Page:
If there’s No Security, There’s No Agriculture


Food security begins with farm security.

If farmers like me feel safe enough to grow food, we will continue to venture into the rural areas where 99 percent of agricultural lands are located and grow the food required to supply the nutrition a growing population needs.

Unfortunately, violence has devastated agriculture here in Nigeria. Murders, kidnappings, and robberies have made it impossible for me to farm.

I was Nigeria’s second-largest producer of rice, which is a staple of our national diet. The demand for rice is increasing, while the supply has been hampered. I’m now letting much of my land lie fallow with no farming activity ongoing. That means not a single grain of rice will come from 48,000 hectares that should produce it in abundance.

I’m not sure when I’ll start farming that land again, or even if I’ll start again.

When we think in general terms about threats to agriculture and food insecurity, our minds tend to turn to the traditional problems of weather: droughts, flood, heat waves, cold snaps, windstorms, and so on. There is also the never-ending menace of pests, weeds, and disease. Farmers have learned to fight back with technology. We now have seeds that can survive difficult conditions, crop-protection products that keep plants healthy, and more. We’re always adapting.

Before any of this, however, is security. When we’re planting or harvesting a field, farmers can’t live and work in fear.

Gunmen have tried to shoot me. Kidnappers have tried to snatch me. Bandits have tried to steal from me.

Fear has become a fact of life in the farmlands of rural Nigeria.

I’m not alone. A recent report from the BBC described the dilemma: “In the past three years, a sharp rise in insecurity has led to gangs kidnapping hundreds of people for ransom in Nigeria, and staff of prosperous agricultural enterprises have been particularly targeted, forcing many farms to abandon or reduce operations.”

Nigeria’s farm insecurity has many sources, starting with an age-old dispute between herders and farmers. When the herders move south in search of grazing land each winter, which is our dry season, they move into territory that farmers regard as their own.

The clashes are inevitable and often tragic, but a bad situation has worsened as insurgents and kidnappers have discovered that kidnappings can be seen as a viable venture and profitable. The practice has spread amongst locals who now carry off farmers, hold them hostage, and seek ransoms from relatives.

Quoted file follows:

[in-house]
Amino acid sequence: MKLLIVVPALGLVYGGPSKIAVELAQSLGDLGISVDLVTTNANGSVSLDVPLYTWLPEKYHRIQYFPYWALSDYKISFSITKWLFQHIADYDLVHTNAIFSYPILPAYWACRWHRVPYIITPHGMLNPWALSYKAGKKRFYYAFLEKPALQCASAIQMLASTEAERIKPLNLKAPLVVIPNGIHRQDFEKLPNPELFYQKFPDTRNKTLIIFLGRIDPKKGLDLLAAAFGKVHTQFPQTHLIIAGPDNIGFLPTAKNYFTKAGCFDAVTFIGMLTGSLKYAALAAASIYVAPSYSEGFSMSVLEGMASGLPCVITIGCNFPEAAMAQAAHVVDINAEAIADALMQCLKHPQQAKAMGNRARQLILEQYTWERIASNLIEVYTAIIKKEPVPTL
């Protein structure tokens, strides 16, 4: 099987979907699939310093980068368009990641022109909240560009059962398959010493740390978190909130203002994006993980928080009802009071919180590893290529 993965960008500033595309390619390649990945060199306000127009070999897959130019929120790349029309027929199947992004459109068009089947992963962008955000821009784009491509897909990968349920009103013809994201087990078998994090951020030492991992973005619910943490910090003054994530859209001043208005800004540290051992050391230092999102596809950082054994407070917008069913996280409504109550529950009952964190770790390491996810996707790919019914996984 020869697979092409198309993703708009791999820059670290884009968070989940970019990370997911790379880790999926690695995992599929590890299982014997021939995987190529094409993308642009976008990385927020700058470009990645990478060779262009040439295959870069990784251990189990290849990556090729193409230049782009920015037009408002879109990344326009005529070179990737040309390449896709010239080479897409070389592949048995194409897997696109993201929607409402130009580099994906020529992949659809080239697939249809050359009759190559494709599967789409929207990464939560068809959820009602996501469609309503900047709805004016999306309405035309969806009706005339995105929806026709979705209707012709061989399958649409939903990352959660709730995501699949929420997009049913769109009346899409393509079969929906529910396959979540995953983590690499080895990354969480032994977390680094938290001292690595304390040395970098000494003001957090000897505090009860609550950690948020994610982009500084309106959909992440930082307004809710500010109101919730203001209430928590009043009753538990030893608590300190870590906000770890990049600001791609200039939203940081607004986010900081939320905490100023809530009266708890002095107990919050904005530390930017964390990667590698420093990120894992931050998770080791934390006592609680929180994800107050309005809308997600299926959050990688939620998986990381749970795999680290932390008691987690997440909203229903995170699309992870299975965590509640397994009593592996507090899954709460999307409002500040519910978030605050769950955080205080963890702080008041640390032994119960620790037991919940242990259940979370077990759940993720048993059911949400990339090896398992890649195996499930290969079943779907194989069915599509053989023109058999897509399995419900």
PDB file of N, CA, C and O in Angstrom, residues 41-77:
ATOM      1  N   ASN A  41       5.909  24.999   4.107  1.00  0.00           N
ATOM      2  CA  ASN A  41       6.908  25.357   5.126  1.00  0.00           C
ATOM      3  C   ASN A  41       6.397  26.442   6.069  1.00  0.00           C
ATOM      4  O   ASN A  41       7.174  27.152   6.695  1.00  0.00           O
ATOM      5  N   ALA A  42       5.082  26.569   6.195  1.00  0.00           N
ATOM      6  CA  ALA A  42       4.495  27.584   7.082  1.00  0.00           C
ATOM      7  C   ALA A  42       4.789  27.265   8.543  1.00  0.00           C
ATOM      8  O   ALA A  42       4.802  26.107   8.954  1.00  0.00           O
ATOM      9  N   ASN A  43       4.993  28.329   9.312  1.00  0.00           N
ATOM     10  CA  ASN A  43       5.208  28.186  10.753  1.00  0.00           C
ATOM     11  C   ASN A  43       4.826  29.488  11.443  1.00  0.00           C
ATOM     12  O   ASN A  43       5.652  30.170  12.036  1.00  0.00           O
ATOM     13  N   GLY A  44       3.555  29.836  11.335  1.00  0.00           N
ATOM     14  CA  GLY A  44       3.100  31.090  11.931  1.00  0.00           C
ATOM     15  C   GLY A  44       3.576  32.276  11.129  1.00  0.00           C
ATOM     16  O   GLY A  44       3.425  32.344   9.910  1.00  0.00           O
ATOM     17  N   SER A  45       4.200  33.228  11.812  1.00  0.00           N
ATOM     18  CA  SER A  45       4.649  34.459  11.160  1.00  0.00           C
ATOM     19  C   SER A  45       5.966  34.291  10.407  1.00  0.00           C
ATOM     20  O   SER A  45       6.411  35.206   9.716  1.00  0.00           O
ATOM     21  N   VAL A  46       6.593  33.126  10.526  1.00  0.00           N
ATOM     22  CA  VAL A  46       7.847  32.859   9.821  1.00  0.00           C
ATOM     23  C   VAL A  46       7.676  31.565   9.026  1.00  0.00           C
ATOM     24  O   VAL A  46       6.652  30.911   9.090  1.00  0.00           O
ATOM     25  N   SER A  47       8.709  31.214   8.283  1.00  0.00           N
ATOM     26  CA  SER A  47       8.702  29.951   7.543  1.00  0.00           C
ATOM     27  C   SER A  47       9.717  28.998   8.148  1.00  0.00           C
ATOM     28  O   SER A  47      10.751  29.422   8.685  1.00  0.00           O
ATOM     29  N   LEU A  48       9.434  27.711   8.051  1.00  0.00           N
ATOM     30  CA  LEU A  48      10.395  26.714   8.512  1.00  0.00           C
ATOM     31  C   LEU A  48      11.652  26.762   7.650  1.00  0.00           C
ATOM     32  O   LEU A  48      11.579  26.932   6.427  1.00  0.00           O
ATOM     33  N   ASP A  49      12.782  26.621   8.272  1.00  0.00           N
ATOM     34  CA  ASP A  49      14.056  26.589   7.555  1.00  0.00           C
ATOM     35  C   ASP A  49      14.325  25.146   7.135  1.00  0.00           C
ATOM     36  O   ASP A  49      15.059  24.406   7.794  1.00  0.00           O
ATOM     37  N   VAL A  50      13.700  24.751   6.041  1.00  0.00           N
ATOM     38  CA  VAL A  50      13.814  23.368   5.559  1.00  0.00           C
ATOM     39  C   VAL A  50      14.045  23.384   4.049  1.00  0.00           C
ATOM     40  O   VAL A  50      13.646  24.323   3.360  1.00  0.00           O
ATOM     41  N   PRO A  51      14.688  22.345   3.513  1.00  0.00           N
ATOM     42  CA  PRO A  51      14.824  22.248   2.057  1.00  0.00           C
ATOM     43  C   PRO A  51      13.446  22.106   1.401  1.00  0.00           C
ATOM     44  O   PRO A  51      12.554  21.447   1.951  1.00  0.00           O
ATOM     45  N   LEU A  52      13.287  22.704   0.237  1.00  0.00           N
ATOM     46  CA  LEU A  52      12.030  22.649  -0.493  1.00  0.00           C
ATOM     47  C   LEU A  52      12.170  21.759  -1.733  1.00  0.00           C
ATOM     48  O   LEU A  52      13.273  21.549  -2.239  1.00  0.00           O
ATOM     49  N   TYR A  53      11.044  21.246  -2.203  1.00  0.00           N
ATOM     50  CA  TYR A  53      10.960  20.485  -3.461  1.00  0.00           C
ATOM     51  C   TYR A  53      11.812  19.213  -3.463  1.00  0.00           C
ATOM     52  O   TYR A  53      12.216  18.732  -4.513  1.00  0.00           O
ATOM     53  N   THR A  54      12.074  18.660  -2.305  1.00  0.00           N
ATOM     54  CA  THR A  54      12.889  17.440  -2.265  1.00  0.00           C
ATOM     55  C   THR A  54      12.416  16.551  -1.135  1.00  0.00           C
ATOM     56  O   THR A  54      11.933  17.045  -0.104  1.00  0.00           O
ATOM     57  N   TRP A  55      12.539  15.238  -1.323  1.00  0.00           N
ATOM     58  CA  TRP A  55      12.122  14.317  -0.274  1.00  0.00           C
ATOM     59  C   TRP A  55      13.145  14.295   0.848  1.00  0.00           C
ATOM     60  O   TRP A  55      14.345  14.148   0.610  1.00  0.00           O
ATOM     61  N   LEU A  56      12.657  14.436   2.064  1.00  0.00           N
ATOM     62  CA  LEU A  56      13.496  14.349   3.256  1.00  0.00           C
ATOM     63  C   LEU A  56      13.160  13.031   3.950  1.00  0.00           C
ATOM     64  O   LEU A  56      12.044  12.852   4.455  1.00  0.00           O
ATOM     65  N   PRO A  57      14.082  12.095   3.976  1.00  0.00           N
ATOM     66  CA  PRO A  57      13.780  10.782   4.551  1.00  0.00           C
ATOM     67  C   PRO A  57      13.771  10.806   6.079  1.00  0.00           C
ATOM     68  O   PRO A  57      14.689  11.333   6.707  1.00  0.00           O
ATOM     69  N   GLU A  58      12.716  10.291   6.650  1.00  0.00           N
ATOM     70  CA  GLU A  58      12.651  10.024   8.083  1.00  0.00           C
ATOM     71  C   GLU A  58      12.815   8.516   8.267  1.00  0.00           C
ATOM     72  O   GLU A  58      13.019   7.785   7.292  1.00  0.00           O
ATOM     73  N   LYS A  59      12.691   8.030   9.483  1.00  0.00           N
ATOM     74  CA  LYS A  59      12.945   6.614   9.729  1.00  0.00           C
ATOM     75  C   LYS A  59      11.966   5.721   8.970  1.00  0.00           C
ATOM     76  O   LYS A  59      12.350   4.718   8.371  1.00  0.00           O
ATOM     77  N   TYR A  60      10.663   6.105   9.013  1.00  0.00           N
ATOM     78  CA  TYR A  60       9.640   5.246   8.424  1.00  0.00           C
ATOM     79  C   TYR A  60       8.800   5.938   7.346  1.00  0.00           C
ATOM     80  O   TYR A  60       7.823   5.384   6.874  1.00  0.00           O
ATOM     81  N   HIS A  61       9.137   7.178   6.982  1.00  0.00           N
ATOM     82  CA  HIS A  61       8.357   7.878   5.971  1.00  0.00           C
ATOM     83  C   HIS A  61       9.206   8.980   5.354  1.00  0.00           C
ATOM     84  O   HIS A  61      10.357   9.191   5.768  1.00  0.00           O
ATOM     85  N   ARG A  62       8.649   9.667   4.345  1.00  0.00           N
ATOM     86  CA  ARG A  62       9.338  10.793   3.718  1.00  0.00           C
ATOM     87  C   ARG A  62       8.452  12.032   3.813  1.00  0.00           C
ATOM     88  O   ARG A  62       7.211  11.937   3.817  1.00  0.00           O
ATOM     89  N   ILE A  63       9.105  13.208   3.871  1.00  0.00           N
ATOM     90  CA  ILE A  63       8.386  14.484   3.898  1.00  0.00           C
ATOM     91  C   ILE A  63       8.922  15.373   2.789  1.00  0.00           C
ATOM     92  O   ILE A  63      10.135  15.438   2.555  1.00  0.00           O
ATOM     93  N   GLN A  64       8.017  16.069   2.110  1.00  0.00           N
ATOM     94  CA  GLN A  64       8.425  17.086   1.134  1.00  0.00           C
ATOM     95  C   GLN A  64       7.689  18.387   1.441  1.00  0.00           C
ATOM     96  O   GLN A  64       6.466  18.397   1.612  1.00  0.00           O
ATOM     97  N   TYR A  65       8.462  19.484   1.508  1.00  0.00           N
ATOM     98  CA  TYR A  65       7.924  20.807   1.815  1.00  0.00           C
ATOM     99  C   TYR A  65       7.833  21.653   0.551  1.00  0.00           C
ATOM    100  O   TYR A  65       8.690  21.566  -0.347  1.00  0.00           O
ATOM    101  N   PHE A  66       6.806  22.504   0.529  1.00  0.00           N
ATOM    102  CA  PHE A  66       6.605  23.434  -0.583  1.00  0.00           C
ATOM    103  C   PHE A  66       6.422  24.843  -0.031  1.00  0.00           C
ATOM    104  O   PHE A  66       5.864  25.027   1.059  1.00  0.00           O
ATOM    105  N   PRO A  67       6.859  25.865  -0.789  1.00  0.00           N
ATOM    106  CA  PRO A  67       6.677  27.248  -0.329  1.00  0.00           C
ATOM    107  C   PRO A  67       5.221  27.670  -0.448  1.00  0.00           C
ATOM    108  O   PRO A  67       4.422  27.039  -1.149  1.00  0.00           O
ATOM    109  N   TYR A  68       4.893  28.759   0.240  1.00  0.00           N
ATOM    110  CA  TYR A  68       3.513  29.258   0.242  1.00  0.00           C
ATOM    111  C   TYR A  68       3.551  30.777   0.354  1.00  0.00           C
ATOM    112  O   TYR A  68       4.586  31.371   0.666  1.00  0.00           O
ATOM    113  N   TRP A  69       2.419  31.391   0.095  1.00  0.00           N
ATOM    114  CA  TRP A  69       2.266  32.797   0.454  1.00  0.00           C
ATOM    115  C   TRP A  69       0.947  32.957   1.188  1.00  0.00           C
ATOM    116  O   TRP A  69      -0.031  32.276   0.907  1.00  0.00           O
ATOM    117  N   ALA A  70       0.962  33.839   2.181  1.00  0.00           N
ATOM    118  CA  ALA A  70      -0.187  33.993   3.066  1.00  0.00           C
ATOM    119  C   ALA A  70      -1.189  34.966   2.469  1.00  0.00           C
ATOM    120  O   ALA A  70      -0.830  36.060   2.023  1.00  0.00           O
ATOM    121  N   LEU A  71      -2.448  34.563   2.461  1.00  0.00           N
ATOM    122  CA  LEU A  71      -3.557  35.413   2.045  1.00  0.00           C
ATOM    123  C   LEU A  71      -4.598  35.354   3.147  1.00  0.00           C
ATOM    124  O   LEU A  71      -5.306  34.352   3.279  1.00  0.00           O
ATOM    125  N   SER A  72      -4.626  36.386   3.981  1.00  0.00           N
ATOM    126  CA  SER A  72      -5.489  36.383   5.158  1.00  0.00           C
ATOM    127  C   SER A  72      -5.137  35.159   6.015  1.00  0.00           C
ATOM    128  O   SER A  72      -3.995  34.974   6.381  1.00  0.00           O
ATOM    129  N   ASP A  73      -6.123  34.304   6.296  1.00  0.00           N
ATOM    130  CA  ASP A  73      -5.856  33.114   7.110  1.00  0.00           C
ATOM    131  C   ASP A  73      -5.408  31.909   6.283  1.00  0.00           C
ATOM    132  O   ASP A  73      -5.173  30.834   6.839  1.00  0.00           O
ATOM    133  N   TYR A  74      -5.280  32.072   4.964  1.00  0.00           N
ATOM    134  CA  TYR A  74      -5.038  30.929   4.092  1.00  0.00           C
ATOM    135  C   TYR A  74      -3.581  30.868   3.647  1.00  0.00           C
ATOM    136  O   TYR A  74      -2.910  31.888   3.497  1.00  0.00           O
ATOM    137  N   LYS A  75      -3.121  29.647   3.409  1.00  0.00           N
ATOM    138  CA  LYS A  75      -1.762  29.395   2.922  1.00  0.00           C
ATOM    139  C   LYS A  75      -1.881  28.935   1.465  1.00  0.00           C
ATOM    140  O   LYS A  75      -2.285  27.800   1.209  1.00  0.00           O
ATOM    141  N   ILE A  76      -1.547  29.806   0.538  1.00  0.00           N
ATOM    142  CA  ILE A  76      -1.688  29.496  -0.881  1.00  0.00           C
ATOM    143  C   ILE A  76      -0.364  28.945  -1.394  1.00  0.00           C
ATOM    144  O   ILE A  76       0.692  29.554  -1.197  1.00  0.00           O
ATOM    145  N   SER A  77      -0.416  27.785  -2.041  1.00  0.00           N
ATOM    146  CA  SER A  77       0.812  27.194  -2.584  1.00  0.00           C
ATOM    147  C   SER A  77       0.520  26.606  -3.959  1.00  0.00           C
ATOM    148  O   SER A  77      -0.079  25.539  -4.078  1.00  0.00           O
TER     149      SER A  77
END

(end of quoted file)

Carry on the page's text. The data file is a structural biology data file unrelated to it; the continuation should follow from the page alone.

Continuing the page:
Rather seeing the rich farmland as a source of revenue, they’ve come to see the people who work the rich farmland as a commodity to exploit. They’re preying upon our vulnerability in their pursuit of a perverse human harvest.

More police would help. Yet in the place where police are present, crime is still a major problem in Nigeria. In the rural agricultural regions, the police presence is mostly missing. These areas are essentially ungoverned.

I’ve tried to address the crisis with Resolute 4.0, a mobile-phone app that allows farmers to report security threats and help our country move away from conflict and toward conflict resolution. I’m convinced that the app has saved lives and holds the potential to save more, but the violence has grown too bloody and widespread. Farmers need additional solutions.

I’ve addressed the problem in another way as well: I’ve moved much of my operation into nearby West African countries, such as the Gambia and Senegal. I’m pleased to work in these places, which are calm compared with Nigeria. We deal with some petty theft and an occasional carjacking, but we also feel safe to farm.

Yet there is the matter of scale. The combined populations of Gambia and Senegal equal less than 10 percent of Nigeria’s population. We can produce a lot of rice for a lot of people—but surrendering huge parts of Nigeria’s best farmland to bandits comes with a high price. People in Nigeria and beyond are paying more for their food because of this lost opportunity.

Farmers in developing nations confront daunting challenges involving access to high-quality seeds and inputs, irrigation, tractors and implements, storage, transportation, and more. We also need to attract investors and young people into the profession.

Before we can make real progress, however, we must improve personal safety.

We’ll never achieve food security if we fail to provide farm security.

Rotimi Williams

Rotimi Williams

Former journalist. His farm is the 2nd largest commercial rice farm in Nigeria by land size; 45,000 hectares; grows rice for millers. He was challenged with instilling peaceful coexistence between his workers and a largely permanent Fulani community. This led to the creation of a tech startup designed to bridge the gap between volatile agricultural communities in rural Nigeria and security agencies.

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